Review of 2015 Santa Barbara Real Estate (Part 2)
In my last installment (read here), I dug into the 2015 data for single family home sales in the Santa Barbara area. Today I'm going to look at the same information for condos.
Let's see what insight we can unearth...
For starters, there are no condos in Hope Ranch, in case you are wondering.
Montecito again leads the pack by a significant margin. This is primarily driven by the Bonnymede and Montecito Shores communities, which featured 11 of the 26 Montecito condo sales.
Interestingly enough, the median priced condos in the remaining neighborhoods were all somewhat similarly priced. At first glance you might think condo prices are location-independent, but let's see what those median prices got their buyers:
Santa Barbara East: 3BD/2.5BA, 1550sqft. // Santa Barbara West: 2BD/2BA, 1300sqft.
Goleta North: 3BD/2BA, 1600sqft. // Goleta South: 2BD/2.5BA, 1000sqft.
You can see the price premium that is placed on Santa Barbara, and the better value (house-wise) in Goleta.
I can hear you already: "Devin! What condo could possibly be worth $4.5M...let alone one with 2 bedrooms, 2.5 bathrooms, and less than 2000 square feet!?!?!??" Welcome to Montecito, my friends!
Elsewhere, we see the repeating trend of Santa Barbara being valued more than Goleta and Carpinteria-Summerland. Prices in Santa Barbara were buoyed in part by the prestigious Sevilla building in downtown Santa Barbara. Goleta was aided by the influx of units in The Hideaway development in the Ellwood area.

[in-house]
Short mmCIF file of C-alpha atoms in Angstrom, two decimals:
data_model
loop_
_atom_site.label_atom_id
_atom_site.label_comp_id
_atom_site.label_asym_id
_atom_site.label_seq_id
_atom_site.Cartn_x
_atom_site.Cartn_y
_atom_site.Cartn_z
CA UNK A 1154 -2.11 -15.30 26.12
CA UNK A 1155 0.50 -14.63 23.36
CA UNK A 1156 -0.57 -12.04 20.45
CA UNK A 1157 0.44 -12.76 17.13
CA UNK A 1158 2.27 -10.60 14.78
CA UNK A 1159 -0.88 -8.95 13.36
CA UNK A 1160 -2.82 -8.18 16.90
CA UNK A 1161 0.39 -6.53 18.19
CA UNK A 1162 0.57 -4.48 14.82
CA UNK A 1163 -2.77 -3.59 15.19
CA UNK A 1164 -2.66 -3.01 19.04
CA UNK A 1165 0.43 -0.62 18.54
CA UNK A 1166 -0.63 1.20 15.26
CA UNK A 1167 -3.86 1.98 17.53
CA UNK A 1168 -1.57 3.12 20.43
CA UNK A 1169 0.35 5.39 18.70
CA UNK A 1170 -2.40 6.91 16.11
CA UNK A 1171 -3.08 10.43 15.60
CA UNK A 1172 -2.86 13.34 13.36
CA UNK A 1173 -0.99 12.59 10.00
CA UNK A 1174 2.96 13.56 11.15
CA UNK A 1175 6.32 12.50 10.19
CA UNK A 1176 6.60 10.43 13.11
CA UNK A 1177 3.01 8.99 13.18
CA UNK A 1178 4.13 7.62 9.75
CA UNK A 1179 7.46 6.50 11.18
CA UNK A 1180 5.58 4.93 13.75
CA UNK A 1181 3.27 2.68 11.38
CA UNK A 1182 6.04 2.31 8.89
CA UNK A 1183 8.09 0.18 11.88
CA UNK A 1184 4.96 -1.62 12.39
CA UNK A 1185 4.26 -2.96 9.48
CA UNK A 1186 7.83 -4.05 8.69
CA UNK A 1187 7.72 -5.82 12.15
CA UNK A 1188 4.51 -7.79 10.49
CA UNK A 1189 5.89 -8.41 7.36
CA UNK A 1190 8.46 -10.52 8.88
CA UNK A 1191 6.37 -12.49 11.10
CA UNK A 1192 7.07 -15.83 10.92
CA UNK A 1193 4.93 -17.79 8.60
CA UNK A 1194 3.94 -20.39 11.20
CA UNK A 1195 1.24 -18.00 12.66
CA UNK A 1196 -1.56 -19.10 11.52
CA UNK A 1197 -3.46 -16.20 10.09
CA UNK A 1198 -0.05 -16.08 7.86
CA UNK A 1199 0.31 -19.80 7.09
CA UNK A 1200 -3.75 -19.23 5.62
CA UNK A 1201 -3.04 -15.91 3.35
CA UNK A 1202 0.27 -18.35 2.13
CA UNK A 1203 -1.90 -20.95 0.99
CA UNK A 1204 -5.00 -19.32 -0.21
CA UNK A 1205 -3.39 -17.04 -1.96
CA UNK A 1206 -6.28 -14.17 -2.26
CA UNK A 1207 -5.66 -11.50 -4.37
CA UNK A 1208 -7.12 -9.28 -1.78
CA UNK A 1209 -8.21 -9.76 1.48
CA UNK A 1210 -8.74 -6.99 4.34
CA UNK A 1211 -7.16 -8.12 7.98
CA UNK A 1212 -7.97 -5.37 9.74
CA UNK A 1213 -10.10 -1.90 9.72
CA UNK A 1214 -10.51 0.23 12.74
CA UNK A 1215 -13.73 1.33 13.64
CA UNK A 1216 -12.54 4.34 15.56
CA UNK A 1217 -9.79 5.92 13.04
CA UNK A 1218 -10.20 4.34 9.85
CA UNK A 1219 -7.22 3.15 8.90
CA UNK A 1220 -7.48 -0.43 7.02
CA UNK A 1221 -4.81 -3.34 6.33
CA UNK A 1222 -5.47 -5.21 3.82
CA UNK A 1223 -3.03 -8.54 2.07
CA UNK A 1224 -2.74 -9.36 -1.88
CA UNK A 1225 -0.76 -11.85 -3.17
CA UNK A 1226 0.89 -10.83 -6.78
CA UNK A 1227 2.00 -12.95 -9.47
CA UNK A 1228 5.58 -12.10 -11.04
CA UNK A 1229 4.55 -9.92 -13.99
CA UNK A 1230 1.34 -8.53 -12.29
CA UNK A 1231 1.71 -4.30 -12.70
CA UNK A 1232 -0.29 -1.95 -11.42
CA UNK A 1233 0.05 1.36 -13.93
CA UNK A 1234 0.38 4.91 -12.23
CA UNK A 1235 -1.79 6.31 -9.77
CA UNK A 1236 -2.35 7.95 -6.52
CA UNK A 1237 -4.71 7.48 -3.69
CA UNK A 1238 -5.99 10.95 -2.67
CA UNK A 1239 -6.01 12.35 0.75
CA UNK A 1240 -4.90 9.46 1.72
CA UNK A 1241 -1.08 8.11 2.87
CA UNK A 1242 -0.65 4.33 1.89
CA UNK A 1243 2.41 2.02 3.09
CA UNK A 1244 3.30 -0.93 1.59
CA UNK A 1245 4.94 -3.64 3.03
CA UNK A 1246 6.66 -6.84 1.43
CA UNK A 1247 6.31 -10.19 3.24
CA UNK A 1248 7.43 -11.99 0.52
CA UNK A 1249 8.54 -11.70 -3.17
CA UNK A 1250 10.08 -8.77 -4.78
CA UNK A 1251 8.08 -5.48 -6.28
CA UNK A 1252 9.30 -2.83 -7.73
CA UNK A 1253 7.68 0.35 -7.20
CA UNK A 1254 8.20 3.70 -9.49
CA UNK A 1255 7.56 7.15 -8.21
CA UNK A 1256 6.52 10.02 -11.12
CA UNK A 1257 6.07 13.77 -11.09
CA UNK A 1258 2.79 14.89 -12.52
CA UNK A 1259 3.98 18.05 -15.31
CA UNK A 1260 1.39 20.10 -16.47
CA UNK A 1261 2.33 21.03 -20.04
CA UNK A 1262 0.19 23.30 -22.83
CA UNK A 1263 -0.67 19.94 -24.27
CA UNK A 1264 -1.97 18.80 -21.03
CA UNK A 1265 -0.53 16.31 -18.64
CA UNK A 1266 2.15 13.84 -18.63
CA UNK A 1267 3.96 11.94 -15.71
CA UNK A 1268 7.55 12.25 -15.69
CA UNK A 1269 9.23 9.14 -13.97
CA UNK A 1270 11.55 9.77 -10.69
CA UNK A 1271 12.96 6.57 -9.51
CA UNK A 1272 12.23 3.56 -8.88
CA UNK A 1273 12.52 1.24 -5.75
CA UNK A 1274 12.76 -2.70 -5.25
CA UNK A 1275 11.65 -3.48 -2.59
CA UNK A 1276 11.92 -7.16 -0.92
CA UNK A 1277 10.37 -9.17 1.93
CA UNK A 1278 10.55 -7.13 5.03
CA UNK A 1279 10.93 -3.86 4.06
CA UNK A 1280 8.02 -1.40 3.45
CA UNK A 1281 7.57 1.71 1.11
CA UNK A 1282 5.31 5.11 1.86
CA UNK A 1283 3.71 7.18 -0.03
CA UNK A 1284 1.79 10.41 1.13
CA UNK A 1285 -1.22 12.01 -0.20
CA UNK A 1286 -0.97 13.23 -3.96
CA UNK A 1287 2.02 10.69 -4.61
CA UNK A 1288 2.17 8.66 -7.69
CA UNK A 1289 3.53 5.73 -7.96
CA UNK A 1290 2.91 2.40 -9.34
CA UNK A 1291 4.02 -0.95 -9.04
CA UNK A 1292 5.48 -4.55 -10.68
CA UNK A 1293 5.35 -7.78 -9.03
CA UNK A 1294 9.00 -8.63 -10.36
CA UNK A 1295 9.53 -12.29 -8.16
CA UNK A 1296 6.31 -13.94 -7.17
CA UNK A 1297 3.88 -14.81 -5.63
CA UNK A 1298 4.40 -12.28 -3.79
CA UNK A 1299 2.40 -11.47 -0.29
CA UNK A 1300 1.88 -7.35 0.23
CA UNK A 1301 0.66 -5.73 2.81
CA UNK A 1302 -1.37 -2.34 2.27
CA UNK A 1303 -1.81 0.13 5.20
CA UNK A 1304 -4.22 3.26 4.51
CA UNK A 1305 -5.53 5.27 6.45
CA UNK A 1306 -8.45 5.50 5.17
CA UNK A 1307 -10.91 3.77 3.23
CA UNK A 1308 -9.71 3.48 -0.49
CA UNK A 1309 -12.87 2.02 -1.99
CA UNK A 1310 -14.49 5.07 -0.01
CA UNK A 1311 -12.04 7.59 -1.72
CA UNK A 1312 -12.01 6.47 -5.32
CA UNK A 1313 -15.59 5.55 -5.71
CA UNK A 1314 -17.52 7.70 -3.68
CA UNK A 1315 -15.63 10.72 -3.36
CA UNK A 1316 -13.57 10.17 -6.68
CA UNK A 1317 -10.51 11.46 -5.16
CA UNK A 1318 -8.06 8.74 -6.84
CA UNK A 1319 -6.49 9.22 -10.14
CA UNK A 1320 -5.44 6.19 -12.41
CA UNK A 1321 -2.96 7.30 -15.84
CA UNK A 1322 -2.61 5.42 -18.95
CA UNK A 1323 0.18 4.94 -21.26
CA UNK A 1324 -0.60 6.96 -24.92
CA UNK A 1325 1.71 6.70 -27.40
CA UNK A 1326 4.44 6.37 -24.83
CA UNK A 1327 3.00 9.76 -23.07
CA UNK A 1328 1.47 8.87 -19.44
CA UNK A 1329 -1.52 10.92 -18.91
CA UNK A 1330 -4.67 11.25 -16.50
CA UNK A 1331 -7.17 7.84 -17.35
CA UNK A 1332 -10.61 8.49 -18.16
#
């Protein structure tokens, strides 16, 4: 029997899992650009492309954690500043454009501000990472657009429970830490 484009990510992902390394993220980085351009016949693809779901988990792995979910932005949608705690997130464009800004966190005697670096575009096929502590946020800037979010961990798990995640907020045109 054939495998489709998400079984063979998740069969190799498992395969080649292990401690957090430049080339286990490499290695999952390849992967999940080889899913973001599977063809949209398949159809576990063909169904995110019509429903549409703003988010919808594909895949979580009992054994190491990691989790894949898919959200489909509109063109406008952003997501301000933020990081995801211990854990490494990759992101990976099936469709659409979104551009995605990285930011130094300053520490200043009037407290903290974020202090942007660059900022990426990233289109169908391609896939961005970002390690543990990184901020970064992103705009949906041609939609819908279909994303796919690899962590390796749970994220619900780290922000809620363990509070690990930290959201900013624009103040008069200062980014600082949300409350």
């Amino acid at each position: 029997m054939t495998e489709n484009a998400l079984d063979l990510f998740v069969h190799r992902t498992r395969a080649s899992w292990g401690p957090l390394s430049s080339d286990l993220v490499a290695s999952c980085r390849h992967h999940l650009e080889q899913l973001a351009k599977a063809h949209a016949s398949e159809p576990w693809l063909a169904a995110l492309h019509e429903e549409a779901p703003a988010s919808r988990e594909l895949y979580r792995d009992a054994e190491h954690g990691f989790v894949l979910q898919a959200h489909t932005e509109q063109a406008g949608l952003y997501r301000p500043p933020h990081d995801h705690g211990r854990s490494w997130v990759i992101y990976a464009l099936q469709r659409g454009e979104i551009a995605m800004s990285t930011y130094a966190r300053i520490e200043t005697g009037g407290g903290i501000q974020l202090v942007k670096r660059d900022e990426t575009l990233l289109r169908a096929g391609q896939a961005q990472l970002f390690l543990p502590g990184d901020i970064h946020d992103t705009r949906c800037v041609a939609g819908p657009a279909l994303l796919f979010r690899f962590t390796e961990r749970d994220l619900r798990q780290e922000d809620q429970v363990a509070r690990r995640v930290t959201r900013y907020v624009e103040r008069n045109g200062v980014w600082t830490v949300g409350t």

For a true testament to the cache of Montecito, note that the lowest priced condo there was still more expensive than median price condos anywhere else in town.
This plot looks very similar to the two above it, which hints at the interesting behavior of condos. They tend to be grouped in price and it is hard for any unit in a particular complex to be valued much higher than another unit, even if the finishes are dramatically different. That is why you see much more variation in the plots for single family homes.
It should be noted that there were condo sales at less expensive prices than those shown above, but those units were part of the affordable housing programs offered through the cities of Santa Barbara and Goleta.
A simple lesson in supply and demand here. This plot is inversely proportional to the previous ones. Fewer available units means higher prices.
One surprising tidbit here is that the number of units sold in East/West Santa Barbara is very similar. Same with North/South Goleta. No real explanation for this...just a neat coincidence!
Did you find value in this article? Did you learn something you may not have known? Hopefully so! I love digging into this data and finding seemingly unimportant information that, in actuality, can be very beneficial to my clients. Contact me today to learn what else I do that separates me from other agents. Let's get to work!